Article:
In essence by chunking the root token (aka root password) into multiple unseal keys and distributing those within multiple individuals we’re protecting against a single individual hijacking our corporate data.

MySQL Database Staging

We need to create a user in MySQL database which will be used by Vault to login and dynamically create users based on access policies and lease time we set in Vault. In our case, we’ll create user “vaultadmin”.

Vault Database (MySQL Secret Backend plugin) Setup

Secret backend help store and generate secrets dynamically. In our case we’ll use database secret backend and MySQL plugin to create database credentials dynamically based on configured access control policies.

Now that Vault is setup and configured, we need create a mechanism to let our application authenticate to Vault so that it is able to read the database credentials. For our purpose we will use token-based authentication:

Spring-Boot Application Setup

We should use the authentication token created above in the spring boot bootstrap.properties file.

The source code for application can be found at https://github.com/stelligent/MySQL-Vault. The source code uses spring cloud libraries, specifically artifacts “spring-cloud-starter-vault-config” and “Spring-cloud-vault-config-databases” to connect to Vault and MySQL database. 

Application to Database Authentication Workflow

vault-mysql-workflow

  1. Application uses token and role to authenticate to Vault.
  2. Vault validates the token and role against roles and policies stored in secret storage. If validated, the workflow continues; otherwise access is rejected.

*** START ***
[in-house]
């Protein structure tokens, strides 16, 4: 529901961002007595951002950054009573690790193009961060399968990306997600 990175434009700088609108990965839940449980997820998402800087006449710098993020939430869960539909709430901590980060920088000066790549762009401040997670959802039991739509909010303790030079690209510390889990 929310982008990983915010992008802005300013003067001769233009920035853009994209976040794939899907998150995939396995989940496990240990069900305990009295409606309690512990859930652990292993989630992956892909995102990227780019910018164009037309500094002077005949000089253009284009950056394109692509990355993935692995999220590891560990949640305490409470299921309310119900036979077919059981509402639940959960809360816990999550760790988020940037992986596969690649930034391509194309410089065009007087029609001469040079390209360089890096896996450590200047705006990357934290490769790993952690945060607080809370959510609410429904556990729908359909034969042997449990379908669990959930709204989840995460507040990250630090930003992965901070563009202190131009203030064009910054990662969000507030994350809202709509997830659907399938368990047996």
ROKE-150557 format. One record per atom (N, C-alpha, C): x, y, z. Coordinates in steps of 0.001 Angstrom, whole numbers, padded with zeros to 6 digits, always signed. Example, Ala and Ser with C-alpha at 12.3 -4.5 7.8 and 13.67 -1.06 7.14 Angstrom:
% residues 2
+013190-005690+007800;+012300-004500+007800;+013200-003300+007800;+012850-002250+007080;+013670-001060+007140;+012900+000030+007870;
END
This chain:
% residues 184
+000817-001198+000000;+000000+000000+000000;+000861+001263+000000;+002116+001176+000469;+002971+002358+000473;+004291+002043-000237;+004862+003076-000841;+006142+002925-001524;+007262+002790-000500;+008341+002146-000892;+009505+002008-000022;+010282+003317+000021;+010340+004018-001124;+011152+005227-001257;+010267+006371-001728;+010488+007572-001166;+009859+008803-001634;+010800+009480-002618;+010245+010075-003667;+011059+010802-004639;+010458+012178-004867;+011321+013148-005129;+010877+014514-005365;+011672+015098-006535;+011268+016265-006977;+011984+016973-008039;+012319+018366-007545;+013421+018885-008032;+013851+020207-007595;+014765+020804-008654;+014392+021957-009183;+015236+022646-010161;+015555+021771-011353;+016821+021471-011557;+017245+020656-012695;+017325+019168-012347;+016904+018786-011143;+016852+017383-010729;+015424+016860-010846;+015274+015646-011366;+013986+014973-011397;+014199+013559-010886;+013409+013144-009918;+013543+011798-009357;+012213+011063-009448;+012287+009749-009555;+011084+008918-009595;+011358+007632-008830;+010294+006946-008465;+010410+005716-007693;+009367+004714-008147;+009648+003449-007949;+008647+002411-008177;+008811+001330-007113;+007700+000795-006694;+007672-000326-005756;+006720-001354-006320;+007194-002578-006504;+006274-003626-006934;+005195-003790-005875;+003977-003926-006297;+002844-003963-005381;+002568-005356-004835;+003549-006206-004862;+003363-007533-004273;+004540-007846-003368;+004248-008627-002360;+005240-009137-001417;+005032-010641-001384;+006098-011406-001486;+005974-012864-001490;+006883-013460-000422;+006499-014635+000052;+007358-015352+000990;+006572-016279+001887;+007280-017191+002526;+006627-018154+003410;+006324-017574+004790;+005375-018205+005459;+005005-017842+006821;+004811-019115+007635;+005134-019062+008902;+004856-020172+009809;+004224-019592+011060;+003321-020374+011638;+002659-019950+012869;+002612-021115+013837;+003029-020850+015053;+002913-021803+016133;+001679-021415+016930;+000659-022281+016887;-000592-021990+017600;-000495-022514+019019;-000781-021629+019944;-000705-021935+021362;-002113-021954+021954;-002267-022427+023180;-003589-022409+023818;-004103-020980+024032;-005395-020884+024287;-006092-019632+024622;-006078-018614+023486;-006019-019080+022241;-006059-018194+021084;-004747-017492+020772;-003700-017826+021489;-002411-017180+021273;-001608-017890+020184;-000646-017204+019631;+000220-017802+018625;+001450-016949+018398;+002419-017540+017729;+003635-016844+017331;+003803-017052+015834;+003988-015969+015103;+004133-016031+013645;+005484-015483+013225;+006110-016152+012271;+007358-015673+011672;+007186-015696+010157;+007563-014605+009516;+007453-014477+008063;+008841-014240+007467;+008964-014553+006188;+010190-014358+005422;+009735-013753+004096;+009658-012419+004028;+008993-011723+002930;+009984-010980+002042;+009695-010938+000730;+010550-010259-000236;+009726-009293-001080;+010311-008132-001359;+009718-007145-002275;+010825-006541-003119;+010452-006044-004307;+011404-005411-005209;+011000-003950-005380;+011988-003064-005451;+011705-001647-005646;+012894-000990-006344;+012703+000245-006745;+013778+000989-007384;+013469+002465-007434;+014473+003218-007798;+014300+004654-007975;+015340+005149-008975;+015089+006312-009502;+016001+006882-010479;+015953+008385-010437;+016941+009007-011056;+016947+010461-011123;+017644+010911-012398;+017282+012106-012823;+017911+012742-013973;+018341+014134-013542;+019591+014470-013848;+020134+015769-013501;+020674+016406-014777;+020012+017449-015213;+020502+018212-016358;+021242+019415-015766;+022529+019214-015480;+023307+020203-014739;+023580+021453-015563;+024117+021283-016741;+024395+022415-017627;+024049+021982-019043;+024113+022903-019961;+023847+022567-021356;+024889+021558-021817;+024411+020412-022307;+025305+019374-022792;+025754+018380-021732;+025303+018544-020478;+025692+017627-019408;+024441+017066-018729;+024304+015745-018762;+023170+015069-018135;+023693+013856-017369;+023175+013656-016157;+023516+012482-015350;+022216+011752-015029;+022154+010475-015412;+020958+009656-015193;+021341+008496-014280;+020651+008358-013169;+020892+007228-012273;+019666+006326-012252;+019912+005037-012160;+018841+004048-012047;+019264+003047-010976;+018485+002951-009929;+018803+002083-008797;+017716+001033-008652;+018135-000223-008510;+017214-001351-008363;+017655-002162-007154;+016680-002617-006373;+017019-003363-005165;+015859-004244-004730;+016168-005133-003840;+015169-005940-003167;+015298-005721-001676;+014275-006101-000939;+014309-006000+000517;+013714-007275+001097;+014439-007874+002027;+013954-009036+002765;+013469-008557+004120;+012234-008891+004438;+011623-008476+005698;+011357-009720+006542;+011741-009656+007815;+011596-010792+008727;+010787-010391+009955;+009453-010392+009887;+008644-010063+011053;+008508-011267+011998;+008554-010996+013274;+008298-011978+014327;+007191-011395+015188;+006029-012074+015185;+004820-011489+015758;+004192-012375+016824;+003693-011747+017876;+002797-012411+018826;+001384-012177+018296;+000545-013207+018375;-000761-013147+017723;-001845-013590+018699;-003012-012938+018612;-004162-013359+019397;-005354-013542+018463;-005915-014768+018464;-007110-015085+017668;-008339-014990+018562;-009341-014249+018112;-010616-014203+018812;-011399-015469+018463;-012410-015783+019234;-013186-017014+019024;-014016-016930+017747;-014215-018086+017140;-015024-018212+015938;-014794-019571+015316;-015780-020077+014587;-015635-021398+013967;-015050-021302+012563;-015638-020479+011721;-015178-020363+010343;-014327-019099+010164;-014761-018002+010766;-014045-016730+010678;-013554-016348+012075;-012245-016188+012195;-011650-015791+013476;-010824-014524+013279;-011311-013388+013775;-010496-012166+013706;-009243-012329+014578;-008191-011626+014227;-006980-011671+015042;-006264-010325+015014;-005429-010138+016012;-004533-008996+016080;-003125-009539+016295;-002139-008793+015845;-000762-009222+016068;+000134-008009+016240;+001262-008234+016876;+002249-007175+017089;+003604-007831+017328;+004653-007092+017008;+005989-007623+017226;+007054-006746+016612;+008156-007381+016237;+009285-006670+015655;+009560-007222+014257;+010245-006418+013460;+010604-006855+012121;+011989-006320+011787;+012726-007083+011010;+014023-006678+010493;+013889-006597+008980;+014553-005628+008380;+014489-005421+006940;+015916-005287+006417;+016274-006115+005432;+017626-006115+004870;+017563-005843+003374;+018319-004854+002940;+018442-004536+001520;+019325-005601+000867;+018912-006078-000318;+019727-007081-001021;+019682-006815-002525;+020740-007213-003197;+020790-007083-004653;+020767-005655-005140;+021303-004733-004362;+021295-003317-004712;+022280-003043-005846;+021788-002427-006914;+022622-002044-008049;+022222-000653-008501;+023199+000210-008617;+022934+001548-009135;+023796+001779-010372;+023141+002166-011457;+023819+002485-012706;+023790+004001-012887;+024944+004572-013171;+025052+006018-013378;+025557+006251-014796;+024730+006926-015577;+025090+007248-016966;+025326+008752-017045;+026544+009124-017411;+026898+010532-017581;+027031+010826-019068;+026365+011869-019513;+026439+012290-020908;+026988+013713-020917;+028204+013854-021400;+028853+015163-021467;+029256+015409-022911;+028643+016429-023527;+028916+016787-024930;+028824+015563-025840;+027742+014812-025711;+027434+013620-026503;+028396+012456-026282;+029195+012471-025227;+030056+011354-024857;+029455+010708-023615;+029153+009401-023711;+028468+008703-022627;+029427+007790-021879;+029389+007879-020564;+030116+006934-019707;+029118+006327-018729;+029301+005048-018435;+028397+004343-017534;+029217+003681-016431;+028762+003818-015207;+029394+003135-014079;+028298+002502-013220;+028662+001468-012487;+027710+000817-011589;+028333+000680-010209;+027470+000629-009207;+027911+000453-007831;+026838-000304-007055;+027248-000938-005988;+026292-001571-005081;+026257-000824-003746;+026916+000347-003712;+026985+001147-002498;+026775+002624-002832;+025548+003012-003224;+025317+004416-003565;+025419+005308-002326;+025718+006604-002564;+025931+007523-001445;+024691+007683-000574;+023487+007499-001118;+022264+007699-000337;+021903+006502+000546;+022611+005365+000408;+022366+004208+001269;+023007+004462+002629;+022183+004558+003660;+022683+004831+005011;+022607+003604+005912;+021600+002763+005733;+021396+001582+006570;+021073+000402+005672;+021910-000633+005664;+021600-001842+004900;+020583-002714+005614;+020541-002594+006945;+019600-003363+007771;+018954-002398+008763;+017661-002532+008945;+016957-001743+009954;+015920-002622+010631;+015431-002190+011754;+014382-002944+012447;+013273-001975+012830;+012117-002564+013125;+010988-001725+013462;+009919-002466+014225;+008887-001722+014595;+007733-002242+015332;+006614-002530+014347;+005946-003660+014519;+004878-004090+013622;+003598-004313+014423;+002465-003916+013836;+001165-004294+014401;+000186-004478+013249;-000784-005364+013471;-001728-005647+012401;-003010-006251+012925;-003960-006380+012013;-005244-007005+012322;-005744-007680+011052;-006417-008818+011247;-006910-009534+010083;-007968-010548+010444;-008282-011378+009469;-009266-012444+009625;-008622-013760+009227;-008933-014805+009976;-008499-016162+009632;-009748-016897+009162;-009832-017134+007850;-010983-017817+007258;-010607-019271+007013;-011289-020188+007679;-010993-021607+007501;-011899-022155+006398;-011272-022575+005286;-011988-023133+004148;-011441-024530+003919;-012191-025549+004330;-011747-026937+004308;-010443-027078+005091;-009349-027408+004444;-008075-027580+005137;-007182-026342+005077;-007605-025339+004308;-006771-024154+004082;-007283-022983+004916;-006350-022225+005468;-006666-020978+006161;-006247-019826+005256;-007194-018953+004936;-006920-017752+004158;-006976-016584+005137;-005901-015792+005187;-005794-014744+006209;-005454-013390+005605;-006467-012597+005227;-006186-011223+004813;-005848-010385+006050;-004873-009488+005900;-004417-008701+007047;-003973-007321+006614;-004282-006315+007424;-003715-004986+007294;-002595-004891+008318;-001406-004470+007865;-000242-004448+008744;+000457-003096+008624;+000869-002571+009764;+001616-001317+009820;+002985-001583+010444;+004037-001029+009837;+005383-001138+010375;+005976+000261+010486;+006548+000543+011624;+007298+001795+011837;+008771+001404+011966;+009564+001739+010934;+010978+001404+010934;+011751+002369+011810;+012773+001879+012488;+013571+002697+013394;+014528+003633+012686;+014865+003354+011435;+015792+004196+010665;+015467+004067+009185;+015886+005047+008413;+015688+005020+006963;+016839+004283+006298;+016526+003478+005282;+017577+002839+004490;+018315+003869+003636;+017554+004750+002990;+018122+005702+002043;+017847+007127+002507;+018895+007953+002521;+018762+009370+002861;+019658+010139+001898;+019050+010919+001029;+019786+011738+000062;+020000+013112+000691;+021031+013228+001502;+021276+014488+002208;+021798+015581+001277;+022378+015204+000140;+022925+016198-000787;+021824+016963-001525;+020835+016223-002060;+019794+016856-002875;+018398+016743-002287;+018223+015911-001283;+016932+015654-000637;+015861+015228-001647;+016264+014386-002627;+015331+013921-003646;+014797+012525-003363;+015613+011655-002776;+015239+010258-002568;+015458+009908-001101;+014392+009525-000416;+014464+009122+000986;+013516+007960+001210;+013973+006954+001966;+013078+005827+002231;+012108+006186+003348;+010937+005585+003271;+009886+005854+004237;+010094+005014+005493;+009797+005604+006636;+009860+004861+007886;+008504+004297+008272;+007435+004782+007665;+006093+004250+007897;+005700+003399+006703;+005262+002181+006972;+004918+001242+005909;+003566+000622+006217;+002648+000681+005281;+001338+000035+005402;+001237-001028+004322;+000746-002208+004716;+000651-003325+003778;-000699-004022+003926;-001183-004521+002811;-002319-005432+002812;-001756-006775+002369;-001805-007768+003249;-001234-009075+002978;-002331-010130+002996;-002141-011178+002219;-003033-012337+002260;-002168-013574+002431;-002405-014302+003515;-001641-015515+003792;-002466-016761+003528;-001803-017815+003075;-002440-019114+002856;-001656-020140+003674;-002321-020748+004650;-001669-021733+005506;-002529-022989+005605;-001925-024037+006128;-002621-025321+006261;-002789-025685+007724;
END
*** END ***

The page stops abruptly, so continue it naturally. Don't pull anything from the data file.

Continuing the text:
3. Vault secret/database backend connects to MySQL database using connection information from step 2 of Vault Database Setup.
  4. Vault secret/database issues SQL statements to create user in MySQL database based on configuration in step 3 of Vault Database Setup.
  5. Vault passes the username/password information to application. Application can then access the database until the lease time expires. You can set the lease to expire per your organization’s password rotation policy. Once a lease expires, the credentials won’t be valid and the application will need to retake steps 1 through 5.

Using Vault it’s possible to have applications use dynamically generated encrypted passwords with a key rotation policy which is good for security and compliance. Moreover Vault itself provides protection against single user accessing corporate secrets. Using Hashicorp Vault is much more secure  than passing passwords around in configuration files.

Did you find this post interesting? Are you passionate about working with the latest AWS technologies? If so, Stelligent is hiring and we would love to hear from you!

Service discovery for microservices with mu

mu is a tool that makes it simple and cost-efficient for developers to use AWS as the platform for running their microservices.  In this fourth post of the blog series focused on the mu tool, we will use mu to setup Consul for service discovery between multiple microservices.  

Why do I need service discovery?

One of the biggest benefits of a microservices architecture is that the services can be deployed independently of one another.  However, this presents a new challenge in that it becomes difficult for clients to know the list of containers to use when invoking the service.  Here are three different approaches to address this challenge: